Trujill0. Cyberpunk done right.
When we think about the cyberpunk genre, there are usually only two cities where stories take place: New York and Tokyo. However, if there is a region in the world that is the closest to being an actual techno-decadent dystopia, it’s Latin America. Cities like my native Havana are a cyberpunk, urban horror fantasy of the Third World, in which a shoeless, shirtless child with a belly full of parasites is playing Candy Crush in an iPhone. He most surely lives in a one-room apartment with broken walls and access to running water only every three days. Shamans and healers charge hundreds of dollars to European tourists for reading their fortune and talking to the spirits of their ancestors, so they can afford to buy a laptop with good internet connection. Our streets, filled with graffiti art, loud music and prostitutes looking for a tourist are entering the digital lifestyle of the 21st century and keeping the same identity as before.
Comics like Trujill0 by the amazing Gustavo Vargas, represent that reality perfectly. The one-shot, published in the UK in 2017, tells the story of Xolo, a hacker and hustler living in futuristic Peru, who must steal important merchandise in order to pay a massive debt to the leader of a religious group who also acts as a local crime-boss. Described by its creator as “a comic about gangsters, shamans, drugs and dogs” Trujill0 takes us on a journey that mixes elements of Latin American indigenous culture with fascinating cyberpunk tropes in the best British comics tradition, making this a production worthy of being published in anthologies like 2000AD or Heavy Metal.
The art, by the hand of Vargas himself, is complex and simple at the same time, with character designs that remind us aesthetically of ancient Aztek warriors and elaborate scenarios with pre-Columbian religious imagery. The script is well written, it is a self-contained story leaving space for a sequel, with this comic being one of many stories the creator has set in this universe. The dialogue, even if it abuses my favourite 4-letter word to an extreme, is fitting for the themes presented and makes the characters immediately relatable for us. The action scenes are wonderful, Gustavo’s mastery of the sequential art shows off in his depictions of the fights our protagonists are involved in.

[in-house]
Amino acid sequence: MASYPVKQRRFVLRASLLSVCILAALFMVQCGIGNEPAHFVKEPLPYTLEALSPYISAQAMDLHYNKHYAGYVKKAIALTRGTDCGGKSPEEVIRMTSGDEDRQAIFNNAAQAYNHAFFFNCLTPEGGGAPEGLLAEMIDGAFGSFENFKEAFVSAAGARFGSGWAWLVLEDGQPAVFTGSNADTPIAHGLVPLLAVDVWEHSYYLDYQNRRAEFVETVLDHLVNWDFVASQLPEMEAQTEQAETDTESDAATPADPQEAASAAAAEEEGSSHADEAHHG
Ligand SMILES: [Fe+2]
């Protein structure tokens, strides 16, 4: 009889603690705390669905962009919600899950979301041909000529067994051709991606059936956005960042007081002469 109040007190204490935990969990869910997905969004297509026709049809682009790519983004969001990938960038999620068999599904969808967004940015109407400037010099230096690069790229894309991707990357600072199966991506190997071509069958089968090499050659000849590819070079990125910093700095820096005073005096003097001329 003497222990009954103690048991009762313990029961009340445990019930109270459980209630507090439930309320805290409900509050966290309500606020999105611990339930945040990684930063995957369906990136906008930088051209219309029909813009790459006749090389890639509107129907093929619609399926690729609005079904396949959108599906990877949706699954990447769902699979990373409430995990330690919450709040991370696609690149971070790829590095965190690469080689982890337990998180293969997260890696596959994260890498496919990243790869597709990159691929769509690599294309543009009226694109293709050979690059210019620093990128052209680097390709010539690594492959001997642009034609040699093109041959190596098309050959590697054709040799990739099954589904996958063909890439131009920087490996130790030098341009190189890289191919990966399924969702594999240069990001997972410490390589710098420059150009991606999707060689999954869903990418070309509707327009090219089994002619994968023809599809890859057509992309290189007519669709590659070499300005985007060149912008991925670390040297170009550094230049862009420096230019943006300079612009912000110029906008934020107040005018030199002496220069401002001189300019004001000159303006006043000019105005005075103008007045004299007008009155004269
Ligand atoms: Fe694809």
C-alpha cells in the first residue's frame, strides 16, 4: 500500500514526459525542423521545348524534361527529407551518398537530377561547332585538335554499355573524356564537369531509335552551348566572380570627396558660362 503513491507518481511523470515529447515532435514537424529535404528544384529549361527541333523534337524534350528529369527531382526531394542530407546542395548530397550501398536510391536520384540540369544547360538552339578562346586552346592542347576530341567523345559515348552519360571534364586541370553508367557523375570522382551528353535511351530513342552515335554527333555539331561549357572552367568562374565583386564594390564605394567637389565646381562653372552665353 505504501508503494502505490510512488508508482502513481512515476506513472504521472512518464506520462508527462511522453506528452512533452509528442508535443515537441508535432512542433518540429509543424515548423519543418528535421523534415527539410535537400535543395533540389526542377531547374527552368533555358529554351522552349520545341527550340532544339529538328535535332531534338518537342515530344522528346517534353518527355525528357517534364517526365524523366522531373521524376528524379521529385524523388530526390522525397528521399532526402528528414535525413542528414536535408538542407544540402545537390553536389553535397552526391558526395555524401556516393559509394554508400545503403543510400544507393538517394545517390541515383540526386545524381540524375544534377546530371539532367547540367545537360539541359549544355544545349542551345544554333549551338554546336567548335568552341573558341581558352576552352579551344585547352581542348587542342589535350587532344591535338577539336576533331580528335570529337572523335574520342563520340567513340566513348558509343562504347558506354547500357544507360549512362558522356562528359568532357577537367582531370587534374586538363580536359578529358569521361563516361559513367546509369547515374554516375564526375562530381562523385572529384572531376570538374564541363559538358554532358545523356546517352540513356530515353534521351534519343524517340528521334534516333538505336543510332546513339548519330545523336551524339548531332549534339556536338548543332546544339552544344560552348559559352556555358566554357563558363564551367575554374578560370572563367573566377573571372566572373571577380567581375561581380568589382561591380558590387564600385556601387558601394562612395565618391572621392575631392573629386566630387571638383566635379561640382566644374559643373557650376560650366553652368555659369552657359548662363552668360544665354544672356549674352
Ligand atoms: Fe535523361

We got together with Gustavo Vargas in order to talk about his origins, inspirations, experience in the British comics circuit and future projects.
1- Where do you come from and how did that influence you as a creator?
I’m a Peruvian cartoonist based in UK. I lived most of my life in Lima, the capital that lies in the coast of Peru. It influenced me in so many aspects! From the cultural Inca and pre-Columbian heritage, to the streets and cuisine you see in Peru’s everyday life. It’s all a big package of flavours, colours, sounds and characters that when looking for inspiration and ideas I continue to explore as much as I can.
2- How did the idea for Trujill0 came to you?
The first idea came with the picturing of the first scene, this guy in front of a vehicle burning on flames. Following that I realized I wanted to do a crime story which turned out to be a gangbusters/gangster/drug related story. I’ve always had a big interest in Science Fiction, so I wanted it to be in that genre as well. I wanted to explore a story that was set in a not-so-distant future. Many things would have plenty of similarities with the actual Peru, but I would explore further and basically play around the world I was building. This way I could concentrate on themes that interested me and leave others on the side. After I set up the main plot, I wrote and designed the main character. Each character would call for more exploration and research and would keep on expanding this world.
3- Latin American culture is omnipresent throughout the comic, some would say it is the focus of the story. What are some traditions or themes that inspired you?